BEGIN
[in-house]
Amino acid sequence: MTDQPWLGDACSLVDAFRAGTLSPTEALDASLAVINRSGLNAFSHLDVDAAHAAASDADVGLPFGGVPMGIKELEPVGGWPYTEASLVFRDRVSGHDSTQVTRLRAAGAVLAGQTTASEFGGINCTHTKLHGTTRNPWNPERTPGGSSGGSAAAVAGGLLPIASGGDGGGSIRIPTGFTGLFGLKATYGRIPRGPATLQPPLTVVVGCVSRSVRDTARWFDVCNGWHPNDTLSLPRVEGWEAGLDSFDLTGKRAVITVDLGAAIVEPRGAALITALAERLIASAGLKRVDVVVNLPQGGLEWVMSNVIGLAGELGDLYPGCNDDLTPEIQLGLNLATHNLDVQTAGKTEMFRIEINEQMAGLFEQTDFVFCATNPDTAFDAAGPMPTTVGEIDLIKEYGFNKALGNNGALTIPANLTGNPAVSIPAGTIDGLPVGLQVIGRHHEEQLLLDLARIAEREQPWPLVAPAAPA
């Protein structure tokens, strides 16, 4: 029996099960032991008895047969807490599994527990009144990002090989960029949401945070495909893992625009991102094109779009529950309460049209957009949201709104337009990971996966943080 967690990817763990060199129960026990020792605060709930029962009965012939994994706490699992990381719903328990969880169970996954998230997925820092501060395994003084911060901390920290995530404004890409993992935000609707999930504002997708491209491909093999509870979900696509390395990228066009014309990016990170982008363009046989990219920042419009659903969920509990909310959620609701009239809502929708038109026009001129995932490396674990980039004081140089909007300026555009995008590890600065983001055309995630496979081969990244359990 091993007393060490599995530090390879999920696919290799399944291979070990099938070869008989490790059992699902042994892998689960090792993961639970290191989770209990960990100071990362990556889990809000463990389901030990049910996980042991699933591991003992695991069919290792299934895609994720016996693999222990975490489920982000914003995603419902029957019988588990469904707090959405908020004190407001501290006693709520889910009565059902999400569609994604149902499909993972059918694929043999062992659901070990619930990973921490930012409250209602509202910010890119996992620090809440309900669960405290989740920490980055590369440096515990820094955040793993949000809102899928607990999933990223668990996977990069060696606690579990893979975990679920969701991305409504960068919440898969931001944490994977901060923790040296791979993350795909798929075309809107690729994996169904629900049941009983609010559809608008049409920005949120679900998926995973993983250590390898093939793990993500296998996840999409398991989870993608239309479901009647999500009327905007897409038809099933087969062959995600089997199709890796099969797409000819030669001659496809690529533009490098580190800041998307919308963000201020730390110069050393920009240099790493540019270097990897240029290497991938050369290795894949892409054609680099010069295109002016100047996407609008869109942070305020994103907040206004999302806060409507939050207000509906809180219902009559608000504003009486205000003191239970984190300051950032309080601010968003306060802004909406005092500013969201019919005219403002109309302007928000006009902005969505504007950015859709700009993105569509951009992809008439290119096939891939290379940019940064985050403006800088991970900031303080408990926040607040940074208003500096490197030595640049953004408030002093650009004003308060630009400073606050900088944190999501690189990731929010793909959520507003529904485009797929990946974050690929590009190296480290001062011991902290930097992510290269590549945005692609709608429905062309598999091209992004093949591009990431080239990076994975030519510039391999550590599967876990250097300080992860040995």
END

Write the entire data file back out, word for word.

[in-house]
Amino acid sequence: MTDQPWLGDACSLVDAFRAGTLSPTEALDASLAVINRSGLNAFSHLDVDAAHAAASDADVGLPFGGVPMGIKELEPVGGWPYTEASLVFRDRVSGHDSTQVTRLRAAGAVLAGQTTASEFGGINCTHTKLHGTTRNPWNPERTPGGSSGGSAAAVAGGLLPIASGGDGGGSIRIPTGFTGLFGLKATYGRIPRGPATLQPPLTVVVGCVSRSVRDTARWFDVCNGWHPNDTLSLPRVEGWEAGLDSFDLTGKRAVITVDLGAAIVEPRGAALITALAERLIASAGLKRVDVVVNLPQGGLEWVMSNVIGLAGELGDLYPGCNDDLTPEIQLGLNLATHNLDVQTAGKTEMFRIEINEQMAGLFEQTDFVFCATNPDTAFDAAGPMPTTVGEIDLIKEYGFNKALGNNGALTIPANLTGNPAVSIPAGTIDGLPVGLQVIGRHHEEQLLLDLARIAEREQPWPLVAPAAPA
């Protein structure tokens, strides 16, 4: 029996099960032991008895047969807490599994527990009144990002090989960029949401945070495909893992625009991102094109779009529950309460049209957009949201709104337009990971996966943080 967690990817763990060199129960026990020792605060709930029962009965012939994994706490699992990381719903328990969880169970996954998230997925820092501060395994003084911060901390920290995530404004890409993992935000609707999930504002997708491209491909093999509870979900696509390395990228066009014309990016990170982008363009046989990219920042419009659903969920509990909310959620609701009239809502929708038109026009001129995932490396674990980039004081140089909007300026555009995008590890600065983001055309995630496979081969990244359990 091993007393060490599995530090390879999920696919290799399944291979070990099938070869008989490790059992699902042994892998689960090792993961639970290191989770209990960990100071990362990556889990809000463990389901030990049910996980042991699933591991003992695991069919290792299934895609994720016996693999222990975490489920982000914003995603419902029957019988588990469904707090959405908020004190407001501290006693709520889910009565059902999400569609994604149902499909993972059918694929043999062992659901070990619930990973921490930012409250209602509202910010890119996992620090809440309900669960405290989740920490980055590369440096515990820094955040793993949000809102899928607990999933990223668990996977990069060696606690579990893979975990679920969701991305409504960068919440898969931001944490994977901060923790040296791979993350795909798929075309809107690729994996169904629900049941009983609010559809608008049409920005949120679900998926995973993983250590390898093939793990993500296998996840999409398991989870993608239309479901009647999500009327905007897409038809099933087969062959995600089997199709890796099969797409000819030669001659496809690529533009490098580190800041998307919308963000201020730390110069050393920009240099790493540019270097990897240029290497991938050369290795894949892409054609680099010069295109002016100047996407609008869109942070305020994103907040206004999302806060409507939050207000509906809180219902009559608000504003009486205000003191239970984190300051950032309080601010968003306060802004909406005092500013969201019919005219403002109309302007928000006009902005969505504007950015859709700009993105569509951009992809008439290119096939891939290379940019940064985050403006800088991970900031303080408990926040607040940074208003500096490197030595640049953004408030002093650009004003308060630009400073606050900088944190999501690189990731929010793909959520507003529904485009797929990946974050690929590009190296480290001062011991902290930097992510290269590549945005692609709608429905062309598999091209992004093949591009990431080239990076994975030519510039391999550590599967876990250097300080992860040995």